The old bosses remain the bosses. This past year, Djokovic beat Nadal (Australian Open final) and Federer (Wimbledon final), while Nadal won his record 12th French Open title in between. One of the three has won the past 11 Slams.

A new generation of up-and-comers is providing intrigue, upside and entertainment. There are currently eight players age 23 or younger in the ATP top-30 rankings. Daniil Medvedev, 23, is up to fifth, while Felix Auger-Aliassime cracked the top 20 by his 19th birthday. Players like Dominic Thiem and Nick Kyrgios are just 25 and 24, but Thiem is the only player under 28 so far to reach a Slam final. He has lost twice against Nadal on the final Sunday at Roland Garros, dropping six of seven sets, and has yet to advance past the quarterfinals at any other Slam.

The Big Three and tennis fans continue to wait for a true, sustained challenge, and the US Open draw offers an interesting opportunity: Thiem, Stefanos Tsitsipas, Auger-Aliassime, Kyrgios, 20-year-old Denis Shapovalov and 21-year-old recent Federer-conqueror Andrey Rublev are all in the same quarter, tucked away from the Big Three. One could at least reach the semifinals.

Women's game: An opposite phenomenon

Despite the fact that the best-of-three-sets format encourages more upsets than best-of-five (more variance is possible when you have to win fewer sets), women's results at Slams have generally produced fewer champions per decade on average: 11 Slam champions and 5.8 multiple-Slam winners per decade since the 1970s, as opposed to 14.8 and eight, respectively, for the men.

Champions versus multiple-time champions:

  • 1920s: 9 versus 6

  • 1930s: 16 versus 10

  • 1940s: 9 versus 5

  • 1950s: 15 versus 9

  • 1960s: 11 versus 7

  • 1970s: 13 versus 6

  • 1980s: 7 versus 4

  • 1990s: 12 versus 5

  • 2000s: 12 versus 8

  • 2010s: 18 versus 10

You could ascribe that to a combination of poor depth and a more even distribution of the sport's most dominant players: Chris Evert and Martina Navratilova passed the torch to Steffi Graf, who retired pretty soon after Serena and Venus Williams both began to build momentum. For the men, it appears Federer peaked a decade before Nadal, who peaked a decade before Djokovic.

This decade has been absolutely fascinating, though. Serena has won even more Slams in the 2010s (12) than in the 2000s (10). Despite that, nine other women won at least two Slams, and eight more won one:

Women's Slam champions (2010s):

  • 12: Williams

  • 3: Angelique Kerber

  • 2: Victoria Azarenka, Kim Clijsters, Simona Halep, Petra Kvitova, Garbine Muguruza, Li Na, Naomi Osaka, Maria Sharapova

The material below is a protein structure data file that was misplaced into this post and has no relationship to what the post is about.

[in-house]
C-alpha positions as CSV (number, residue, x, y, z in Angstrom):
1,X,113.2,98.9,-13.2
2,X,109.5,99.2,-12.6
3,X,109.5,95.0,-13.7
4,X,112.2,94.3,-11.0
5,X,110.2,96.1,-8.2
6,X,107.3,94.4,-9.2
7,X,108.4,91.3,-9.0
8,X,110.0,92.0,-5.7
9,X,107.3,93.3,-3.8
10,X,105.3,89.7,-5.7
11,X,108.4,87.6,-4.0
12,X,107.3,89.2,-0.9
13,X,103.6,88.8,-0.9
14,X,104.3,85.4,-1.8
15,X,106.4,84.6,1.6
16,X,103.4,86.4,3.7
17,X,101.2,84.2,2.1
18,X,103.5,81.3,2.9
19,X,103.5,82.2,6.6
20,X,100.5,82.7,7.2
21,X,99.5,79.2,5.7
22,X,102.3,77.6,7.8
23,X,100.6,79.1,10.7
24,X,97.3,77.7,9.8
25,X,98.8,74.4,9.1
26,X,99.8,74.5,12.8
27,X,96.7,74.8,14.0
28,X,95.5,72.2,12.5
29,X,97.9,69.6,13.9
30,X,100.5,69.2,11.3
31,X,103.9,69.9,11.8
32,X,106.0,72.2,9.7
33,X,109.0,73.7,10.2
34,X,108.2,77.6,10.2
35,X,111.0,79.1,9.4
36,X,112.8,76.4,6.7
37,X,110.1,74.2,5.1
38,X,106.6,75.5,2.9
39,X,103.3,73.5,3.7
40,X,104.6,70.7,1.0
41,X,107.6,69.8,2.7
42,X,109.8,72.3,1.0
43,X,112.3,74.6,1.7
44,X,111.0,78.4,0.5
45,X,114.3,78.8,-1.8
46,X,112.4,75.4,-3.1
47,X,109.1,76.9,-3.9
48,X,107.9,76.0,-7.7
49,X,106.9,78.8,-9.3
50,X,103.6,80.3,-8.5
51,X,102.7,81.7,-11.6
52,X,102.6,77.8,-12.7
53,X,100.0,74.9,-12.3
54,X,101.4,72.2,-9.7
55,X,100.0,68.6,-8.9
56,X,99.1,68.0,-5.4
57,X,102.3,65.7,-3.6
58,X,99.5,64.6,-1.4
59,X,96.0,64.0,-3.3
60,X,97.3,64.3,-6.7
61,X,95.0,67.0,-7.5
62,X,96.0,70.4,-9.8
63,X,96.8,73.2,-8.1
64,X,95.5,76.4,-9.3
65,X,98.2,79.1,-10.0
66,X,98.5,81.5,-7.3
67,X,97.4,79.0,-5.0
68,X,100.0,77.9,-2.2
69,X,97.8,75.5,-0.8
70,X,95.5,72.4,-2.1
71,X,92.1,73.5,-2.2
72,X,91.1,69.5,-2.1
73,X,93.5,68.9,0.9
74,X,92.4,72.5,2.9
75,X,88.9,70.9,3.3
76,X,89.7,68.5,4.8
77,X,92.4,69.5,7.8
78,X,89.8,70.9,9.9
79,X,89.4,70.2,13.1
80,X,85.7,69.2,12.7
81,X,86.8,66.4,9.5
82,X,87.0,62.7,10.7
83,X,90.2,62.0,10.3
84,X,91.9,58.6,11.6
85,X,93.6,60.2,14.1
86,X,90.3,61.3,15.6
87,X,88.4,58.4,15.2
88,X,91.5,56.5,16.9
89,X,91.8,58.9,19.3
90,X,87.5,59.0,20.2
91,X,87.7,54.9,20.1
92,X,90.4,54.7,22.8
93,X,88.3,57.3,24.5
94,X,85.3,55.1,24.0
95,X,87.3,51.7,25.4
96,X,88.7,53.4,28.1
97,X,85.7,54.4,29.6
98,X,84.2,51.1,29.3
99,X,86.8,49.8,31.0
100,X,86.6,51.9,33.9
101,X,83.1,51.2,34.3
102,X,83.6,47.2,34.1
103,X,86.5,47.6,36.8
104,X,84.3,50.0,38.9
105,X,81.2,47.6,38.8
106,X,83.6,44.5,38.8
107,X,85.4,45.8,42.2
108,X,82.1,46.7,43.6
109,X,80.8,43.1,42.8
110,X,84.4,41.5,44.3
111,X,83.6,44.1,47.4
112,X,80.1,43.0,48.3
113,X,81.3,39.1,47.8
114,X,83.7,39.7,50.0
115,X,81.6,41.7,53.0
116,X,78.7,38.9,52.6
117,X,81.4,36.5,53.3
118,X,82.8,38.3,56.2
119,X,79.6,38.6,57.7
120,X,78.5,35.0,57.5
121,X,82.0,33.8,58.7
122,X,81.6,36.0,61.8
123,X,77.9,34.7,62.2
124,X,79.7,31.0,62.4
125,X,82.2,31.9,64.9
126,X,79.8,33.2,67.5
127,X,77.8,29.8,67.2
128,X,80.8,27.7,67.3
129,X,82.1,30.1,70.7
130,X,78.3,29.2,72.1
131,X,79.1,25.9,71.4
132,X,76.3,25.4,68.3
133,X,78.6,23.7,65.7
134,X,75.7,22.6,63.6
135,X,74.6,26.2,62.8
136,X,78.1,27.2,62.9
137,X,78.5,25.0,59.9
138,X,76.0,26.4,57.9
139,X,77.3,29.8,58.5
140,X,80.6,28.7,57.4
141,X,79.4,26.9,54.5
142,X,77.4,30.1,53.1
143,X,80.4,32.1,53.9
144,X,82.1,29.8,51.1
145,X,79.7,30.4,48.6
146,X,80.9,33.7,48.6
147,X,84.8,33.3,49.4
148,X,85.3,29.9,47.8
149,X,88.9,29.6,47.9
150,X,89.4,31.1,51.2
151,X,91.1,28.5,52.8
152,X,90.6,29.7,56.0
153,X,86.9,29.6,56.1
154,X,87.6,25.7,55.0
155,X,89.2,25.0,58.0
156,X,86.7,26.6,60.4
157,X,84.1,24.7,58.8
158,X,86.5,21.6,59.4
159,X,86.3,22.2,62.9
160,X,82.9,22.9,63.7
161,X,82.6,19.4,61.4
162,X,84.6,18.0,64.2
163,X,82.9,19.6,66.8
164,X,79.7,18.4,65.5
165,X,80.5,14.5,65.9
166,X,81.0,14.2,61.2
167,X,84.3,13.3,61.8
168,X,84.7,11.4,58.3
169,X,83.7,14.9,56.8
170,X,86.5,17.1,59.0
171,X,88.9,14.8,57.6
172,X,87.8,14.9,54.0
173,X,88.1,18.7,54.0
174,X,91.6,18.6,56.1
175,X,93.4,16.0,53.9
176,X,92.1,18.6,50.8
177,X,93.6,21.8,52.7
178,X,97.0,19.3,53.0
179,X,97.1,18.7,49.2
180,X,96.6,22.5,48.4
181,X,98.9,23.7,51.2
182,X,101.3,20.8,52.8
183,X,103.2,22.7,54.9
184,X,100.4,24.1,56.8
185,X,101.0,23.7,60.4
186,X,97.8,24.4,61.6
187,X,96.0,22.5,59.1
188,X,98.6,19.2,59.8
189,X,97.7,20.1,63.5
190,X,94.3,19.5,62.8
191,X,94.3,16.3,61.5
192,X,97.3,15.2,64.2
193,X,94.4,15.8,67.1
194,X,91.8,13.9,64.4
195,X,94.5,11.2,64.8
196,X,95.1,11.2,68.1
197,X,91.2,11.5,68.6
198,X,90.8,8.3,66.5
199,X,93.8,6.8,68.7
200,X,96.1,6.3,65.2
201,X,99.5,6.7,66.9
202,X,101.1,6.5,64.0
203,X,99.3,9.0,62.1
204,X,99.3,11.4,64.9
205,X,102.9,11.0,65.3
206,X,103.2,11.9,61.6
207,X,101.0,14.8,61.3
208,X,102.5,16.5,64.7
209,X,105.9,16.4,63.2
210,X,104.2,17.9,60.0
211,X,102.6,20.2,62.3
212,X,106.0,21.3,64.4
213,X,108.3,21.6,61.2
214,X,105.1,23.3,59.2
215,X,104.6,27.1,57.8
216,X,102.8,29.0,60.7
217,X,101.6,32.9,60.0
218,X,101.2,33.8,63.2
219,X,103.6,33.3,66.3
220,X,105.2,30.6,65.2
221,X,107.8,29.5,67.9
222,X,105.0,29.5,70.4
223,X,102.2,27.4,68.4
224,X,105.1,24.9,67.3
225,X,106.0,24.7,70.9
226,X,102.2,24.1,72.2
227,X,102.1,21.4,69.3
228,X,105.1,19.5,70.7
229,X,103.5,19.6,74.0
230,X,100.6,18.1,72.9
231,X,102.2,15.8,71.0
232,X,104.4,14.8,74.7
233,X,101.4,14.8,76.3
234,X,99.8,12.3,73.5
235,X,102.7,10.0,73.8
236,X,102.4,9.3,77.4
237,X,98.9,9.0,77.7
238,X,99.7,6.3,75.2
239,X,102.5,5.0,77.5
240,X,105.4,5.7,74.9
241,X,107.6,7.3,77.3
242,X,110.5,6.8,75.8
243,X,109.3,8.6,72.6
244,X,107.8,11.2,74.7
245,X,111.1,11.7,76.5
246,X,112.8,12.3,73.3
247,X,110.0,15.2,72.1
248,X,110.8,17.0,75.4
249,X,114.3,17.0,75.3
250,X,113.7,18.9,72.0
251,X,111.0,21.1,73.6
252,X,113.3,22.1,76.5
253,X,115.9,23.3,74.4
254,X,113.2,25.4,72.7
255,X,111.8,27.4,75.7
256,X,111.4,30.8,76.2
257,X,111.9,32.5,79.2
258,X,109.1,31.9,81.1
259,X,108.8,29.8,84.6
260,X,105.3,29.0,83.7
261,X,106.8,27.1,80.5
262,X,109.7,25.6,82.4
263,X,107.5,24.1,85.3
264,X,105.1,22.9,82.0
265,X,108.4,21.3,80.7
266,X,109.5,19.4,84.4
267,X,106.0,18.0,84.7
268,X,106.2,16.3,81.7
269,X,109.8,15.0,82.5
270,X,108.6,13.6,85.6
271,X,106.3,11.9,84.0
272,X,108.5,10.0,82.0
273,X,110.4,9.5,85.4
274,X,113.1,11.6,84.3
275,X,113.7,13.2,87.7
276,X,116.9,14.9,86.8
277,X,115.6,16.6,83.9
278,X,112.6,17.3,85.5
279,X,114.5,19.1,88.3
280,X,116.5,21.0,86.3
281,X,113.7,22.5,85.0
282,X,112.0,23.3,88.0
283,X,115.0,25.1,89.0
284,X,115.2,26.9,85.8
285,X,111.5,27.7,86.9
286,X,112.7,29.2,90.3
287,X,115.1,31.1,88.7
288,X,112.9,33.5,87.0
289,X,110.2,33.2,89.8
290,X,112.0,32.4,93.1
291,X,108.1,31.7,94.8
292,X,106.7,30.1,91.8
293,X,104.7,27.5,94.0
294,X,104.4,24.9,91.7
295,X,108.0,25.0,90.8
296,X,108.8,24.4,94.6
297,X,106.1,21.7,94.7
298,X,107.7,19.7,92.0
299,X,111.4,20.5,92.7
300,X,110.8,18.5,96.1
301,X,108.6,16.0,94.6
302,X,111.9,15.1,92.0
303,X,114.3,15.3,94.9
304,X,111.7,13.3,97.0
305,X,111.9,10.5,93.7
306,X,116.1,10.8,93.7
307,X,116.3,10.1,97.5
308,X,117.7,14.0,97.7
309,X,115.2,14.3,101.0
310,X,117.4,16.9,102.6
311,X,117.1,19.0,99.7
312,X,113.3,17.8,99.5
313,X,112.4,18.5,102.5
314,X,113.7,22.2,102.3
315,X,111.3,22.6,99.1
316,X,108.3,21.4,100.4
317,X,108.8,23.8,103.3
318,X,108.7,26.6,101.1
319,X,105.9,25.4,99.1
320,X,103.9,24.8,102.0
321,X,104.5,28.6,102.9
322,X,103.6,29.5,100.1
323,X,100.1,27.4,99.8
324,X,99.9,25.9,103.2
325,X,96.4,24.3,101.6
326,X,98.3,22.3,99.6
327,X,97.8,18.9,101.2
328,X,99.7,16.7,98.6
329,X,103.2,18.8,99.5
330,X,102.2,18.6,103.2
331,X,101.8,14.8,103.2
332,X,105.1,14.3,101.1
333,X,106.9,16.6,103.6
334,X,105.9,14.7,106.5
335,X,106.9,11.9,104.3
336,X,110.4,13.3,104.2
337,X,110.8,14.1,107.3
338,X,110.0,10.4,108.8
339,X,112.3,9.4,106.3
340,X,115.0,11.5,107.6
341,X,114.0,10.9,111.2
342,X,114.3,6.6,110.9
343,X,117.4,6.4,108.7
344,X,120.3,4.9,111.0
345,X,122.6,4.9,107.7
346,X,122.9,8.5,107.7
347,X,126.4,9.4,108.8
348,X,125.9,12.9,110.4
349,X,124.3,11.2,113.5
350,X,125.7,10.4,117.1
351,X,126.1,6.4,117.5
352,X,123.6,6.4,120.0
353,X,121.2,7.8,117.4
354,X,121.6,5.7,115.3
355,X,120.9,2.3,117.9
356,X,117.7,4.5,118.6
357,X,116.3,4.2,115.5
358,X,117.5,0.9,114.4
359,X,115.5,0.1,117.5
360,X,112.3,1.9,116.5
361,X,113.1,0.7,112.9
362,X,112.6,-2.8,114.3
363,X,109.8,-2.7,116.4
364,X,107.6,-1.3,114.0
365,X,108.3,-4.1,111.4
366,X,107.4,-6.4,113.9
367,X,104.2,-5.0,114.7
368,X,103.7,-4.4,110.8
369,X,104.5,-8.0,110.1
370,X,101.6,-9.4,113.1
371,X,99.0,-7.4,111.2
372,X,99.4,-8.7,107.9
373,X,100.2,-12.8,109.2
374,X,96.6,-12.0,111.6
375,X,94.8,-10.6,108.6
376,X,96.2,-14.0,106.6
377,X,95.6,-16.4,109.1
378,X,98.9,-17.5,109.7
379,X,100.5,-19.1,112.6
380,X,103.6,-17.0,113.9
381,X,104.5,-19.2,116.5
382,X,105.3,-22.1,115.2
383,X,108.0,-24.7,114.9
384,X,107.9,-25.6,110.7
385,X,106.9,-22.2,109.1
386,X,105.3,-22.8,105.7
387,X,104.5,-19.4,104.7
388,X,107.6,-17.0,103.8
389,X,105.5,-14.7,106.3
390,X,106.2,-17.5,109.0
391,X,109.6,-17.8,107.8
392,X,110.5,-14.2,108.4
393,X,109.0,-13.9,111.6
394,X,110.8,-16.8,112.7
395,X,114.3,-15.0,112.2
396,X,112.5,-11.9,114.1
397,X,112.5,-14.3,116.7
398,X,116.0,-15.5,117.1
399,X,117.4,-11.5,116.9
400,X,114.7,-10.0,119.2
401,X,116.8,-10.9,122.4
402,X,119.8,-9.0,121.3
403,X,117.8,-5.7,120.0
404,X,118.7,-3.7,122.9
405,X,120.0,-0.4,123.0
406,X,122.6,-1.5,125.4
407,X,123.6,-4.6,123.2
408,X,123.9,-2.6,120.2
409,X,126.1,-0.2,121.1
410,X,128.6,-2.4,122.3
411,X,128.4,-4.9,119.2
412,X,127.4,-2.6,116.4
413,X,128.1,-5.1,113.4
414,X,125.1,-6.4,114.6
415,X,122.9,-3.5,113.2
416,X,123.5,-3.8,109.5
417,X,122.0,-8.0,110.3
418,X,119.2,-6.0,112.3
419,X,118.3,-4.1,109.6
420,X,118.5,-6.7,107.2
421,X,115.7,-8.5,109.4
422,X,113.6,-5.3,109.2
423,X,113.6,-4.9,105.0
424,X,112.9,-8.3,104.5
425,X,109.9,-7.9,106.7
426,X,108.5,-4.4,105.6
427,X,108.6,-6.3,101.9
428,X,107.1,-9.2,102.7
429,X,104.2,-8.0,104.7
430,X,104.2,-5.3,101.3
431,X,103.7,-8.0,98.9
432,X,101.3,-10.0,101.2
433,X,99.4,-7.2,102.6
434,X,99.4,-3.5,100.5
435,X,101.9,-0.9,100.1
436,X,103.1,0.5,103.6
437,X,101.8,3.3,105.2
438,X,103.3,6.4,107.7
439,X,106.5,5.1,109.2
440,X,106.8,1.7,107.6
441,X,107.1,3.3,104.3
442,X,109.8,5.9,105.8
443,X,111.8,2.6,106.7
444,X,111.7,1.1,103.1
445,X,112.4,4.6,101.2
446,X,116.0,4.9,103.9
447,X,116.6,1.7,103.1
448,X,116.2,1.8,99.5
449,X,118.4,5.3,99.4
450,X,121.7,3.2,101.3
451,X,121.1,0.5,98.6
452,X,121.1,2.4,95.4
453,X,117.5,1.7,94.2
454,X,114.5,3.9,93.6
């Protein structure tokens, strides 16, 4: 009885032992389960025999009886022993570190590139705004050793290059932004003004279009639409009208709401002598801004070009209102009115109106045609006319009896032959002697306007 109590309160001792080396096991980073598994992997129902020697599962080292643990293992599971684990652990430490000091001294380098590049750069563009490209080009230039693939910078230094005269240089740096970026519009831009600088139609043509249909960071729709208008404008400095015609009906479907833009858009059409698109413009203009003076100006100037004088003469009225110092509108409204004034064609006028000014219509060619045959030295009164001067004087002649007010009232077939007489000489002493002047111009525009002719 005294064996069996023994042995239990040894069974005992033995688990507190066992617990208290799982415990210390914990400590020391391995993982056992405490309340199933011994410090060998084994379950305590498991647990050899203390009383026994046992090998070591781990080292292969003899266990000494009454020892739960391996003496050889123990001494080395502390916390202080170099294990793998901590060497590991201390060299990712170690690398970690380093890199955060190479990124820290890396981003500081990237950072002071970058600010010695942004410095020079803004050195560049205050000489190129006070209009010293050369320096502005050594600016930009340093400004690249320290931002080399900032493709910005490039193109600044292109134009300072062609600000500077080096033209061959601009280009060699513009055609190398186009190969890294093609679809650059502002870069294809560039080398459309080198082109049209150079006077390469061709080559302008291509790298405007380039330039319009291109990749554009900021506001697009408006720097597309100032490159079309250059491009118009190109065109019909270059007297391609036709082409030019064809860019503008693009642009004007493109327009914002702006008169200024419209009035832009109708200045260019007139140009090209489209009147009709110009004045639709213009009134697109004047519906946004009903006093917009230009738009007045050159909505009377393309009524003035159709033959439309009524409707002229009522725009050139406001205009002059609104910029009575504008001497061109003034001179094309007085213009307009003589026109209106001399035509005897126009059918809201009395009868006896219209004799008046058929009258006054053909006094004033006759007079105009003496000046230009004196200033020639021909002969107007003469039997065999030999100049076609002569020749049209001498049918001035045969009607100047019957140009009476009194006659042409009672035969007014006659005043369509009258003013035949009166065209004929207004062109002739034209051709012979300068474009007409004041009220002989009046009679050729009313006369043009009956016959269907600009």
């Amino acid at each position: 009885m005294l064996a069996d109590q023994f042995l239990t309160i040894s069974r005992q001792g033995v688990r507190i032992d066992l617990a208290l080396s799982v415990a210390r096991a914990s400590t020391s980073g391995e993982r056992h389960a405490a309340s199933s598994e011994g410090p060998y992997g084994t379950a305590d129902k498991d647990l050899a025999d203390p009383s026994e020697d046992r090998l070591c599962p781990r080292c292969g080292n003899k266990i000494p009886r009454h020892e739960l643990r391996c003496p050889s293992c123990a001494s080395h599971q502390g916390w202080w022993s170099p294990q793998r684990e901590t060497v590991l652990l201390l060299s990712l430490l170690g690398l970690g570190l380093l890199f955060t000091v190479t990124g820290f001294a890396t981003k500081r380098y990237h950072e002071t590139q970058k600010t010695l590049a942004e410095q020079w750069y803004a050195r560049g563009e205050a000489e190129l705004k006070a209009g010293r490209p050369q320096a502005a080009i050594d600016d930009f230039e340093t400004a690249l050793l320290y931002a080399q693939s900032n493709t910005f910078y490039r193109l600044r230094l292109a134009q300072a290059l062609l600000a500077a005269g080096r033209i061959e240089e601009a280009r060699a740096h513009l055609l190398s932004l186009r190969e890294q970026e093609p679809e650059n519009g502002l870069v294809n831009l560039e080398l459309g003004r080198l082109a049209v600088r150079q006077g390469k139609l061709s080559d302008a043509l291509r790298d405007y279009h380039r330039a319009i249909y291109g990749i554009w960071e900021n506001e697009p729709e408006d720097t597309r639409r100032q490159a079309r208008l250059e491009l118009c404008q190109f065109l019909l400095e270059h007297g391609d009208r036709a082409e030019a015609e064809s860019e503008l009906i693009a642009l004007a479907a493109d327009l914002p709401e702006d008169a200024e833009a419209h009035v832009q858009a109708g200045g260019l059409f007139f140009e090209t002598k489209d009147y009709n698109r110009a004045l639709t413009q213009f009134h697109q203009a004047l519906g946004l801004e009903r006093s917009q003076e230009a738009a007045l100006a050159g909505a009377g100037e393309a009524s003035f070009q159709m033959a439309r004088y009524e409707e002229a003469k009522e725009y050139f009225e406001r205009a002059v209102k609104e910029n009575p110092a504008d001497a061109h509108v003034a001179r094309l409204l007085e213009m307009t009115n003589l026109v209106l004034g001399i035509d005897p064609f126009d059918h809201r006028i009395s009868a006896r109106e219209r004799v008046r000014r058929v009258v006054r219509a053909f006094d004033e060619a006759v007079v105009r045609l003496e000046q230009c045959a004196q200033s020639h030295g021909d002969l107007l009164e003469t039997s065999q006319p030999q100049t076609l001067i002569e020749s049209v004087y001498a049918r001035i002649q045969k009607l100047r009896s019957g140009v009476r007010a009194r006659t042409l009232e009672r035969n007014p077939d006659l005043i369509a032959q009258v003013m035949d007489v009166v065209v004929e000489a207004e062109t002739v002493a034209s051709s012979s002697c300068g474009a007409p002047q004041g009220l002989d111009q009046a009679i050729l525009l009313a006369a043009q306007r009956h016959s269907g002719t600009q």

• 1: Marion Bartoli, Ashleigh Barty, Jelena Ostapenko, Flavia Pennetta, Francesca Schiavone, Sloane Stephens, Samantha Stosur, Caroline Wozniacki

Those combined 18 champions marks the most the WTA has seen in a single decade -- there previously had not been more than 13 in a decade in the modern era.

You can see whatever you want in the "depth versus mediocrity" argument. The "depth" argument gets a boost when you consider that, while Williams was clearly dominant, many women showed the capability of not only beating her, but dominating her in a tournament -- think of Stosur in the 2011 US Open final (6-2, 6-3), Osaka in last year's Open final (6-2, 6-4) or Halep this summer in the Wimbledon final (6-2, 6-2).

However, the clear lack of a No. 2 rival the past decade has been noticeable. Even if Kerber wins the US Open, this will be the first decade in the past 100 years in which we won't have at least two players with five Slam victories. Williams has almost always had a chief rival of sorts, be it Sharapova, Azarenka, Kerber, etc., but the name has changed every year or two. And while there is plenty of upside on the list of 18 champs, there are also career journeywomen (Bartoli, Pennetta, Schiavone, Stosur) and young players who delivered enormous upside only to then wander into the wilderness (Ostapenko and, for at least part of 2019, Osaka).

Is that a sign of true depth? Before her Wimbledon run, Halep had fallen from No. 1 in the world at the start of the season to No. 8 in mid-June; it could be considered a funk or a sign of inconsistency, but is it a funk if all 10 of her tour losses over that span came against players in the top 25? Or is it a sign the separation between a player of Halep's caliber and the No. 20 player is smaller than it has ever been?

While you would love to see more consistency from certain high-upside players such as Osaka or Stephens, it seems the depth on the women's tour has improved dramatically.